The Hybrid Mobile Wireless Sensor Networks


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The Hybrid Mobile Wireless Sensor Networks

  1. 1. The Hybrid Mobile Wireless Sensor Networks for Data Gathering Biao Ren, Jian Ma, Canfeng Chen Proceeding of the 2006 international conference on Communications and mobile computing IWCMC '06 July 2006
  2. 2. Outline <ul><li>Introduction </li></ul><ul><li>Models and Related works </li></ul><ul><li>Analyses </li></ul><ul><li>Simulations </li></ul><ul><li>Conclusions </li></ul>
  3. 3. Introduction <ul><li>Traditional wireless sensor networks extension based on pure ad-hoc networks ,where the dense distribution of sensor nodes and multi-hop transmission over the whole network are their outstanding characteristics. </li></ul><ul><li>Some disadvantages still exist, such as poor scalability, weak energy balance, as well as low network lifetime. </li></ul><ul><li>Hybrid wireless sensor network is usually comprised of some kinds of heterogeneous devices, which mainly act as sinks responsible for gathering and forwarding data from sensor nodes. </li></ul>
  4. 4. Introduction(cont.) <ul><li>Some of them are energy-rich or rechargeable, some are capable of communication with better capability and some are mobility enabled. These features can not only improve the network performance, but also extend the potential applications and make commercial implementation easy. </li></ul><ul><li>The paper investigates the impacts of the number, velocity, transmission radius and gathering mode of mobile sinks on large-scale and sparse wireless sensor networks. </li></ul>
  5. 5. Models and Related works <ul><li>Network Model </li></ul><ul><li>Mobility Model </li></ul><ul><li>Traffic Model </li></ul>
  6. 6. Network Model <ul><li>The hybrid mobile sensor network consists of numerous static sensor nodes and some number of mobile sinks. The location of the static nodes are fixed and distributed uniformly at random. </li></ul><ul><li>The mobile sinks are randomly distributed at initial time. At later time their position and velocities are given by the mobility model. </li></ul><ul><li>In order to comparison, we also consider the fixed sinks where the velocity of mobile sinks is set to zero. Each fixed sink is arranged at a grid point to optimize the performance. </li></ul>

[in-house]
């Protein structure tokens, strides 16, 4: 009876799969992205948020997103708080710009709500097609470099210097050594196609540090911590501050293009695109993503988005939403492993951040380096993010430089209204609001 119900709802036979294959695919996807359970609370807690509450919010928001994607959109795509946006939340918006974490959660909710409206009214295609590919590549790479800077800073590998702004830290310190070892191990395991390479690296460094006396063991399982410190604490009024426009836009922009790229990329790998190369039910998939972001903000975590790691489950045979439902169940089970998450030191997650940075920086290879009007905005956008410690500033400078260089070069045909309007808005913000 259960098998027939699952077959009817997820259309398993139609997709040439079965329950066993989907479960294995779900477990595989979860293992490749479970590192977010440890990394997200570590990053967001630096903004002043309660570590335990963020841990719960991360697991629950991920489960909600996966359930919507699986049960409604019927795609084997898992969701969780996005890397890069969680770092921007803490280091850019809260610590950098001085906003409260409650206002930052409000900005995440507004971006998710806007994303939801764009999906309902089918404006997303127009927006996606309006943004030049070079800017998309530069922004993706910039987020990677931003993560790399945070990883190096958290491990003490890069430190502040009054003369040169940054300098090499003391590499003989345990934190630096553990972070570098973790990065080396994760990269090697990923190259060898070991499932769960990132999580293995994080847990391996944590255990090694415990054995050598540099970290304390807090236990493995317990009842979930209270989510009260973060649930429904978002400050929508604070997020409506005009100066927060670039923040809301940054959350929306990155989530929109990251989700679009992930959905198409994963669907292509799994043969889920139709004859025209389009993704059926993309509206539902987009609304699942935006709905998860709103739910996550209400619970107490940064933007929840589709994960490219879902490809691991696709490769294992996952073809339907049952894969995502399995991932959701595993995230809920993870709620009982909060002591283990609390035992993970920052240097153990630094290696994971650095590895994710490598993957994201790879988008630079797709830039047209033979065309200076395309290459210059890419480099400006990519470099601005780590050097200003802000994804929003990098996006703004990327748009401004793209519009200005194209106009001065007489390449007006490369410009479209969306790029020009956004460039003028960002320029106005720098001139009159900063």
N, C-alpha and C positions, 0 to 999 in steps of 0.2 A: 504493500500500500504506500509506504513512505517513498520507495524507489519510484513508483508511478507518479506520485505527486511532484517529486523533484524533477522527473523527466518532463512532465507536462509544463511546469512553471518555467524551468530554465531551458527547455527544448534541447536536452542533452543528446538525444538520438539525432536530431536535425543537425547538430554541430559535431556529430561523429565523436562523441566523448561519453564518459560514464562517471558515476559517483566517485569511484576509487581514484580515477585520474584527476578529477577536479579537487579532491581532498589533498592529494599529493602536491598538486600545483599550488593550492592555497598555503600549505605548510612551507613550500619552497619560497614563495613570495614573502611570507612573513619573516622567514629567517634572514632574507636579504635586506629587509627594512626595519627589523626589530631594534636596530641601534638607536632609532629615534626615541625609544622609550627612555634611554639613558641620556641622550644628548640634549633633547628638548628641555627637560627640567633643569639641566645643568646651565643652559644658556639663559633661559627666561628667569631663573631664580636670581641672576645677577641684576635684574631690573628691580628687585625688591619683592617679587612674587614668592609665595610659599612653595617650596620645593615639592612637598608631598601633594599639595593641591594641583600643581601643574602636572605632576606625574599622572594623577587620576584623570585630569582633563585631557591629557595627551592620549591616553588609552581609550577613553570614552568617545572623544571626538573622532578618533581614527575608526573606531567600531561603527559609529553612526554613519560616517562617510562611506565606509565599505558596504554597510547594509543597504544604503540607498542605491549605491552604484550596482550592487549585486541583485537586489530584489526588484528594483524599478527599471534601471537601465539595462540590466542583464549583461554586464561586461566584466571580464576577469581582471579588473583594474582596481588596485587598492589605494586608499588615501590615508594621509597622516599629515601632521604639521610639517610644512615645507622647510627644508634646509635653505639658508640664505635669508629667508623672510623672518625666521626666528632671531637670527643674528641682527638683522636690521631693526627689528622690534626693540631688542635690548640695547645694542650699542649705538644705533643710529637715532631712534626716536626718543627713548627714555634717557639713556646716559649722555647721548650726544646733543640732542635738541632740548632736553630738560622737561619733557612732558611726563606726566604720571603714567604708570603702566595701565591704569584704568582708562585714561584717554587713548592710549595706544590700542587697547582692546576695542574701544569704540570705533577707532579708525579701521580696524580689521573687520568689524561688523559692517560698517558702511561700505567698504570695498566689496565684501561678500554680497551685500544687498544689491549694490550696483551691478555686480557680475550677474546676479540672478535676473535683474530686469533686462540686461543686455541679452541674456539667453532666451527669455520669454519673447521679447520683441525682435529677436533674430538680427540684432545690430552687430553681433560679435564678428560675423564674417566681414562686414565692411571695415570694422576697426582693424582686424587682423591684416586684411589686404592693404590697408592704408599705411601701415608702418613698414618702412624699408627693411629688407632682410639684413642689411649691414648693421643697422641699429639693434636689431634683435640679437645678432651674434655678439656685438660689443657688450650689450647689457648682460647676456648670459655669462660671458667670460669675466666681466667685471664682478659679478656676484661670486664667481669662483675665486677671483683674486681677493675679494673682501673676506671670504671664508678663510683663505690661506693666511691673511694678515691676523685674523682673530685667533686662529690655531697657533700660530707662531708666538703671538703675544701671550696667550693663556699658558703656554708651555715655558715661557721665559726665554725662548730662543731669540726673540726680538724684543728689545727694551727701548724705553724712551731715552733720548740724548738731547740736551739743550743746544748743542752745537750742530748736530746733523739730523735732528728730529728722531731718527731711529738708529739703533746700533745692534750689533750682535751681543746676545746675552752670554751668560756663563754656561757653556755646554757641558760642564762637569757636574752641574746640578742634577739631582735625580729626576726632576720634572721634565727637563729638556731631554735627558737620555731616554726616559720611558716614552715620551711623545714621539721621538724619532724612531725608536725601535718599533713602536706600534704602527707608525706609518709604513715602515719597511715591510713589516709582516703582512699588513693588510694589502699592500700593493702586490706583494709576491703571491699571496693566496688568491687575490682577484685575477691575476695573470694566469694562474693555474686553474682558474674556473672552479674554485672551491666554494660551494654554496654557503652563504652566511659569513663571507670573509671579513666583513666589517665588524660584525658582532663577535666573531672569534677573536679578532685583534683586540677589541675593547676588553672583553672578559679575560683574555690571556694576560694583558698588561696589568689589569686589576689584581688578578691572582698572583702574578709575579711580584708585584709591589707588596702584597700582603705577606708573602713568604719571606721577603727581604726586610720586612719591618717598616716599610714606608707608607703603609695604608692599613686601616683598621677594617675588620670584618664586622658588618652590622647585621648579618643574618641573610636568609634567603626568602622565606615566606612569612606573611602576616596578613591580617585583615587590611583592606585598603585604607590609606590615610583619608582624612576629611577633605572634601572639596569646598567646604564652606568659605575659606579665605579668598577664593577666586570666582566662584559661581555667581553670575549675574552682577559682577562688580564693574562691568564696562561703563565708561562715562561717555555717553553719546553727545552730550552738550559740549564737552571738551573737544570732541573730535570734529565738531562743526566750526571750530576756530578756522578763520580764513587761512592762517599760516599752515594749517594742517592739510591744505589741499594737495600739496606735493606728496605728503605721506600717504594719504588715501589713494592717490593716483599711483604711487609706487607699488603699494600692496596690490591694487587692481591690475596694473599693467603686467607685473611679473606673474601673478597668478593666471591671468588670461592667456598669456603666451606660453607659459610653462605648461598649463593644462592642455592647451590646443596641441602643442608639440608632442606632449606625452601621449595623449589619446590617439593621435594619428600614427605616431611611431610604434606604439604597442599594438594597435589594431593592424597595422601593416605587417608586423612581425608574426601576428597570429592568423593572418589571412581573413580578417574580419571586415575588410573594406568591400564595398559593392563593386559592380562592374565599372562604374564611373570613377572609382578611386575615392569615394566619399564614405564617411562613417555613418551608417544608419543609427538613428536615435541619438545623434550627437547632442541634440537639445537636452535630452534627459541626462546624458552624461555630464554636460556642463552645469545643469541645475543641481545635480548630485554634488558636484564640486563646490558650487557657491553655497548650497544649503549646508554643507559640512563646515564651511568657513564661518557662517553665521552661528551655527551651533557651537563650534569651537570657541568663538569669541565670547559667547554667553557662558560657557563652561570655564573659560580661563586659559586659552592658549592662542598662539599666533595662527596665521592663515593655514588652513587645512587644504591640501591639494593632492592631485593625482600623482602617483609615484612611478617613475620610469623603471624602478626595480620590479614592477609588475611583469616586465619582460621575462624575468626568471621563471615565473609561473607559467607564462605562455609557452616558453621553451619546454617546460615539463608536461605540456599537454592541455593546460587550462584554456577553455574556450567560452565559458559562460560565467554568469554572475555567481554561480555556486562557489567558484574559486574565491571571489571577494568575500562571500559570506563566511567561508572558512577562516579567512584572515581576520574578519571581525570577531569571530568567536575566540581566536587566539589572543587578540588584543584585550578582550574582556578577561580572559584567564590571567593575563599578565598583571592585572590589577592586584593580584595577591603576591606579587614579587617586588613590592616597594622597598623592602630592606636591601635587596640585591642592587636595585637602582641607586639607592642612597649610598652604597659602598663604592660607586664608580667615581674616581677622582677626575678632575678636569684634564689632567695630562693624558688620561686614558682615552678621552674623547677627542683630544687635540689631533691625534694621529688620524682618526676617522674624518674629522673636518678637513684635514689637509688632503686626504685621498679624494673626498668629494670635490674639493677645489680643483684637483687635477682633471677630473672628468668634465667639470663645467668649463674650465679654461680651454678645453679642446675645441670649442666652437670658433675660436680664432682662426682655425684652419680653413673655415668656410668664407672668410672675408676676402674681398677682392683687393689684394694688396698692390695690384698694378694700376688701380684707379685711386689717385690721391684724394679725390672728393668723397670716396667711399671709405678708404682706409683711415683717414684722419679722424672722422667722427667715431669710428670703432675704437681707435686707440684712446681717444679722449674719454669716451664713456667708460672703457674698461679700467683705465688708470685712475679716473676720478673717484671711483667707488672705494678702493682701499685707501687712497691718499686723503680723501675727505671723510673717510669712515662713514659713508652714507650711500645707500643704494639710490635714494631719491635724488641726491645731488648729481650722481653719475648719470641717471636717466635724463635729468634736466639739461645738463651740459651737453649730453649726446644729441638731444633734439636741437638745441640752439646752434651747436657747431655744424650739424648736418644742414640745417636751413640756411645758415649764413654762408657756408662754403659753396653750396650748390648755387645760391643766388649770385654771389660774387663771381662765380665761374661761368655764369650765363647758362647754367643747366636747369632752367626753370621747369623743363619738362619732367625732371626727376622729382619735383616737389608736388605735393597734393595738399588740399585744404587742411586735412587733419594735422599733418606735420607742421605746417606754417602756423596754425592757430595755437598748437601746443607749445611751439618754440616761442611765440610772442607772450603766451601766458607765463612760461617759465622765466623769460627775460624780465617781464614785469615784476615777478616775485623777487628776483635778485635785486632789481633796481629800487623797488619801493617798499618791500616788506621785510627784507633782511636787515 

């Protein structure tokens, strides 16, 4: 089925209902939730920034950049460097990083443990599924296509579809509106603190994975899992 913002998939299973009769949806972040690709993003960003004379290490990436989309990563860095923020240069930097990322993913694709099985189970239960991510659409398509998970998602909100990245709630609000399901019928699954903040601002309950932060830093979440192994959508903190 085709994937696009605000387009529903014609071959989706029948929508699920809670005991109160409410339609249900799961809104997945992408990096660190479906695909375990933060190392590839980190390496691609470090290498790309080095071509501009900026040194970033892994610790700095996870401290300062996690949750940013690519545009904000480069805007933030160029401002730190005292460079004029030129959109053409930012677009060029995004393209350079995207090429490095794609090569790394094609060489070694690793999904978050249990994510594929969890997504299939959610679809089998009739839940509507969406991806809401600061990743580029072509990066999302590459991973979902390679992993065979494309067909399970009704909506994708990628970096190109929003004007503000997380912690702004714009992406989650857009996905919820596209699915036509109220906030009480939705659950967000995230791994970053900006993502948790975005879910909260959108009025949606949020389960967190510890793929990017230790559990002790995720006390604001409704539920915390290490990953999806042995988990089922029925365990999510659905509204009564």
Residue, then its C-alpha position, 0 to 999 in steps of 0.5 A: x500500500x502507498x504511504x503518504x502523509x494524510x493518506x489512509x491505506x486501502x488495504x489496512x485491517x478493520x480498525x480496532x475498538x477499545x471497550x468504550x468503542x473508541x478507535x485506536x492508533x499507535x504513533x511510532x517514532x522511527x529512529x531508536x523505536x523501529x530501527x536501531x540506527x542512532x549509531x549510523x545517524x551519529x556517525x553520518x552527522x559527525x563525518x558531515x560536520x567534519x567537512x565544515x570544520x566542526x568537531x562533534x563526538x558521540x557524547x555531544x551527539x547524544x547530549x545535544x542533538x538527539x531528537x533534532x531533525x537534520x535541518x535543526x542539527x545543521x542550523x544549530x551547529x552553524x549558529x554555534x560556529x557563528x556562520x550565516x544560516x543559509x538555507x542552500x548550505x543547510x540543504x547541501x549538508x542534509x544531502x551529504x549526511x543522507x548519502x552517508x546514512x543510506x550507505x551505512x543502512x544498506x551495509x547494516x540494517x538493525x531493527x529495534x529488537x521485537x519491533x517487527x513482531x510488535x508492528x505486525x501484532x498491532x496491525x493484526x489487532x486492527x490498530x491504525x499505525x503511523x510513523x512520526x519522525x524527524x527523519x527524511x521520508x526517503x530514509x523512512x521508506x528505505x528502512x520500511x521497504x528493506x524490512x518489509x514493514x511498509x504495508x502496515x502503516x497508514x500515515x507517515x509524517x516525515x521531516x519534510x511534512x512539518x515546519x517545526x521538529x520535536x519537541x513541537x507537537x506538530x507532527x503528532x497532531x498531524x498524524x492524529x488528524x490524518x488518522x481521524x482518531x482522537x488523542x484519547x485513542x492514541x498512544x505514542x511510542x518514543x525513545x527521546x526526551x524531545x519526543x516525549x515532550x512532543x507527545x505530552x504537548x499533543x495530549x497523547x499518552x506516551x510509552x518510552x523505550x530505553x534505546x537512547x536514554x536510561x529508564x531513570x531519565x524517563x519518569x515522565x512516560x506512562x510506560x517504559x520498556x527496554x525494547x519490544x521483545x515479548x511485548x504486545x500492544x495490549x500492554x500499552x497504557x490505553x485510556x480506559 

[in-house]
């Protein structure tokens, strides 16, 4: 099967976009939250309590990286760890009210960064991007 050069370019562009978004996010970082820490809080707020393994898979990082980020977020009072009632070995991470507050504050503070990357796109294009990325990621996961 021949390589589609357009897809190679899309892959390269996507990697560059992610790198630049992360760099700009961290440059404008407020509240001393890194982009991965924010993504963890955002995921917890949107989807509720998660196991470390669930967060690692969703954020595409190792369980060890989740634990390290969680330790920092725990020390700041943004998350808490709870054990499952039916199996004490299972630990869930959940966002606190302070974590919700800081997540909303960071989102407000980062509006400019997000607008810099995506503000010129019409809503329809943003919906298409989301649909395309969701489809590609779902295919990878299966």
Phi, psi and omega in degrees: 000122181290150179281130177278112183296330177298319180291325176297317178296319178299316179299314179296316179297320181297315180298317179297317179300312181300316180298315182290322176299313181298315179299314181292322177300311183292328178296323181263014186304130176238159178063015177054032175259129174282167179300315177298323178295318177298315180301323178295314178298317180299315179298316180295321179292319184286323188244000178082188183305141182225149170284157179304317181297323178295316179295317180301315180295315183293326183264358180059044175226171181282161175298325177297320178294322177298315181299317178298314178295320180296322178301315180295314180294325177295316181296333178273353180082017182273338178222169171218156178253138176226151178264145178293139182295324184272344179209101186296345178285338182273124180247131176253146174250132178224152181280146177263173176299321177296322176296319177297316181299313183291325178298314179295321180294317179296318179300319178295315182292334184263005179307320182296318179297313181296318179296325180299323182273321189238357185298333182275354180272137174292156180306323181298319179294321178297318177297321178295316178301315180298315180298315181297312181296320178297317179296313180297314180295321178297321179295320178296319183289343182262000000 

7. 7. Mobility Model <ul><li>Each of the total m mobile sinks pick a direction uniformly at random from (0, 2π ] and moves in that direction for a distance d at speed v , where d is a exponentially distribution. </li></ul><ul><li>If the sink hits the boundary of the sink, it is reflected at the boundary (The positions of mobile nodes are independent of each other). The direction of the mobile node is also uniformly distributed in (0, 2π ] all the time. </li></ul>
  8. 8. Traffic Model <ul><li>In dense sensor network, data gathered from environment is forwarded to sink node in multi-hops fashion. Although it can provide low data delivery delay, the energy consumption per bit is much higher due to the multi-hop forwarding of one packet. </li></ul><ul><li>We adopt the limited k-hop scheme for data gathering from sensor nodes. That is, the data transmission of a sensor node will not happen until at least one mobile sink approach to it within at most k-hop distance. </li></ul>
  9. 10. Analyses <ul><li>Delay Analysis </li></ul><ul><li>Velocity Impact on Delay </li></ul>
  10. 11. Delay Analysis(/) <ul><li>The end to end data delivery delay is dominated by the duration during the sensor nodes are waiting for a sink to approach. So waiting duration is our primary concern. </li></ul><ul><li>It is related to the number and the velocity of mobile sinks as well as the transmission radius of sensor nodes. </li></ul>